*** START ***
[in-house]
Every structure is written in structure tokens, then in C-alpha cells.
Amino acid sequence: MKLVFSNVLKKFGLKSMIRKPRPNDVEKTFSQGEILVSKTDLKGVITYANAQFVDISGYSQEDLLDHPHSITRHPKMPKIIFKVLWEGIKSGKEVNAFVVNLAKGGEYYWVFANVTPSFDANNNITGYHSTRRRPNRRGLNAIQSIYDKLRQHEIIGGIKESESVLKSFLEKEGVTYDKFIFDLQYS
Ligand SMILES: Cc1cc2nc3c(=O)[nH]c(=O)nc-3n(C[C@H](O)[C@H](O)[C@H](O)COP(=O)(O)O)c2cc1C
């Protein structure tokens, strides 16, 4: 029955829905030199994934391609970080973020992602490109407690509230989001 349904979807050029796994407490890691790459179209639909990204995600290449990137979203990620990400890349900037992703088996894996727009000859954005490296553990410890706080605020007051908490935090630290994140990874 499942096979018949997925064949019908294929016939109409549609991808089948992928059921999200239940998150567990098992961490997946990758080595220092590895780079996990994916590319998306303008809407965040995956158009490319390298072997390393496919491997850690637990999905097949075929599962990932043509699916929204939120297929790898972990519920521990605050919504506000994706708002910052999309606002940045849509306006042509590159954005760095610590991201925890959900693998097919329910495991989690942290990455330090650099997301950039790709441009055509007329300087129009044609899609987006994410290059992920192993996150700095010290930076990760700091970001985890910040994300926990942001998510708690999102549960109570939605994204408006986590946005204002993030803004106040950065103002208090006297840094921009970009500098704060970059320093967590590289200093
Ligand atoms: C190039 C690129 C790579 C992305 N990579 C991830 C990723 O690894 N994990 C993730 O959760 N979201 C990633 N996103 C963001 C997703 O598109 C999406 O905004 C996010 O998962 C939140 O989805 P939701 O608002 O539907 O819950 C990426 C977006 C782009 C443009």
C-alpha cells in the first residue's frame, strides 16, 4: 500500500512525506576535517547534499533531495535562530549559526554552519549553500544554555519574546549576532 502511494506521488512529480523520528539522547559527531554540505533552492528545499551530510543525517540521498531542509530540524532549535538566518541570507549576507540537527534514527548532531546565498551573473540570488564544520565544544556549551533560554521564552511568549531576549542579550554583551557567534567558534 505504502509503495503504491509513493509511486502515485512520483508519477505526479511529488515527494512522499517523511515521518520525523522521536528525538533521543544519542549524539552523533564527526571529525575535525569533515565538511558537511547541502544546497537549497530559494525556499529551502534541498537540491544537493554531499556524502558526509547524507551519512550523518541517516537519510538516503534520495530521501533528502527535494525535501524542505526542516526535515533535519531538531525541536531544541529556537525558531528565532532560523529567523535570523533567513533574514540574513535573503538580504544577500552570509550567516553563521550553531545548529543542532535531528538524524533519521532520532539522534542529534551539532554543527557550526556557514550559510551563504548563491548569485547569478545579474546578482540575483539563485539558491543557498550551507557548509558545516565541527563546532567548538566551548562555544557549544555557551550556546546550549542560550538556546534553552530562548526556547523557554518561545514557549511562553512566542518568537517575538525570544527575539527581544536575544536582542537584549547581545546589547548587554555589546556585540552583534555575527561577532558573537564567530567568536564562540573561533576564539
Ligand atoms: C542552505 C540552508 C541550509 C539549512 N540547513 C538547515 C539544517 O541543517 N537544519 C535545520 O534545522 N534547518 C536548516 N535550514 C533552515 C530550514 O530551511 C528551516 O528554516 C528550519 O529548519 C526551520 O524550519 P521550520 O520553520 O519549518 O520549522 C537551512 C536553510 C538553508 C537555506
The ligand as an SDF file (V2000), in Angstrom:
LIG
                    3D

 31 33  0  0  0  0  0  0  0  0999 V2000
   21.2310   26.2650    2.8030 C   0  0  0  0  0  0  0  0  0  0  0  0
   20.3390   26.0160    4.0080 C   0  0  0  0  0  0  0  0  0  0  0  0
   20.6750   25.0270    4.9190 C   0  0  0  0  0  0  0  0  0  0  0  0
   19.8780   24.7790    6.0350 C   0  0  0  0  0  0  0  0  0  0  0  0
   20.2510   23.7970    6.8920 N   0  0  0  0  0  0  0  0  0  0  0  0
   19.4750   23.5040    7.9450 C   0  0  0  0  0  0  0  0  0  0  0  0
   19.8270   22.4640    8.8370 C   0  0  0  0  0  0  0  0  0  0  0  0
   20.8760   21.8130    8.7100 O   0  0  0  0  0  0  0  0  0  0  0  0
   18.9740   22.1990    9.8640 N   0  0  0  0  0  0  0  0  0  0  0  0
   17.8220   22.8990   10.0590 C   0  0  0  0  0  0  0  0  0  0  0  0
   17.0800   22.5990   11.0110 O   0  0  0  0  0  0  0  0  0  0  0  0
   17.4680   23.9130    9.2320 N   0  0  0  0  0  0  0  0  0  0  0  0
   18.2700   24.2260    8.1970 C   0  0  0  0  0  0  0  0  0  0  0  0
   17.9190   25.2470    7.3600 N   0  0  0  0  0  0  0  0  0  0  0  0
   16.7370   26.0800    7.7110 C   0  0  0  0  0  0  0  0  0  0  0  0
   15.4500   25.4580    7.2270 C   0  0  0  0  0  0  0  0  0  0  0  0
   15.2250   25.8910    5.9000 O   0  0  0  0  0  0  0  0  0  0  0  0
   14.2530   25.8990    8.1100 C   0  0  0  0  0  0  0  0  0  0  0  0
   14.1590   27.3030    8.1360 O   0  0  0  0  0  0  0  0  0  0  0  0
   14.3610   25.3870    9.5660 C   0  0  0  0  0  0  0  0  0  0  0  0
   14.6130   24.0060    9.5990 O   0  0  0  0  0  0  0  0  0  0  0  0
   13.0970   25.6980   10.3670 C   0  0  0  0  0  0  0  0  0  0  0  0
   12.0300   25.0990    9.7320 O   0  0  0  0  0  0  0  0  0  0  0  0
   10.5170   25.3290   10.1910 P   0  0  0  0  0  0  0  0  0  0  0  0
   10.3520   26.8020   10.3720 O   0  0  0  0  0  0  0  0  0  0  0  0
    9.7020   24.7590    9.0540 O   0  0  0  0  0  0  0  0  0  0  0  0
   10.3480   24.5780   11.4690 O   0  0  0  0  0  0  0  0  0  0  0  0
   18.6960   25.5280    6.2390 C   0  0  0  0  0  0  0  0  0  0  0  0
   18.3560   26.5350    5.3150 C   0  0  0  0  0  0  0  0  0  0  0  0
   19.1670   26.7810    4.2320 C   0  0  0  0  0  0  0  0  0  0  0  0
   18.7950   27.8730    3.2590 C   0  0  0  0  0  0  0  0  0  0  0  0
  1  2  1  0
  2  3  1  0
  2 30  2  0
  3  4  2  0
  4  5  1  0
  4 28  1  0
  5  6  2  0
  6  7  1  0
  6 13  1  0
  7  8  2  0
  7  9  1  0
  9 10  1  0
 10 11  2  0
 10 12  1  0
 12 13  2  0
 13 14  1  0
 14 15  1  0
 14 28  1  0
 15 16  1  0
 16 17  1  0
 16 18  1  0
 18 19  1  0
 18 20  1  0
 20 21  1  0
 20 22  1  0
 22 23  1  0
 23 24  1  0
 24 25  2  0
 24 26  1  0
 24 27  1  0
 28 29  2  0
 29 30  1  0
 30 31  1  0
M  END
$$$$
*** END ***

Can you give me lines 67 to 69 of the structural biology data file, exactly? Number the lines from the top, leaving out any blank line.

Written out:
 20 21  1  0
 20 22  1  0
 22 23  1  0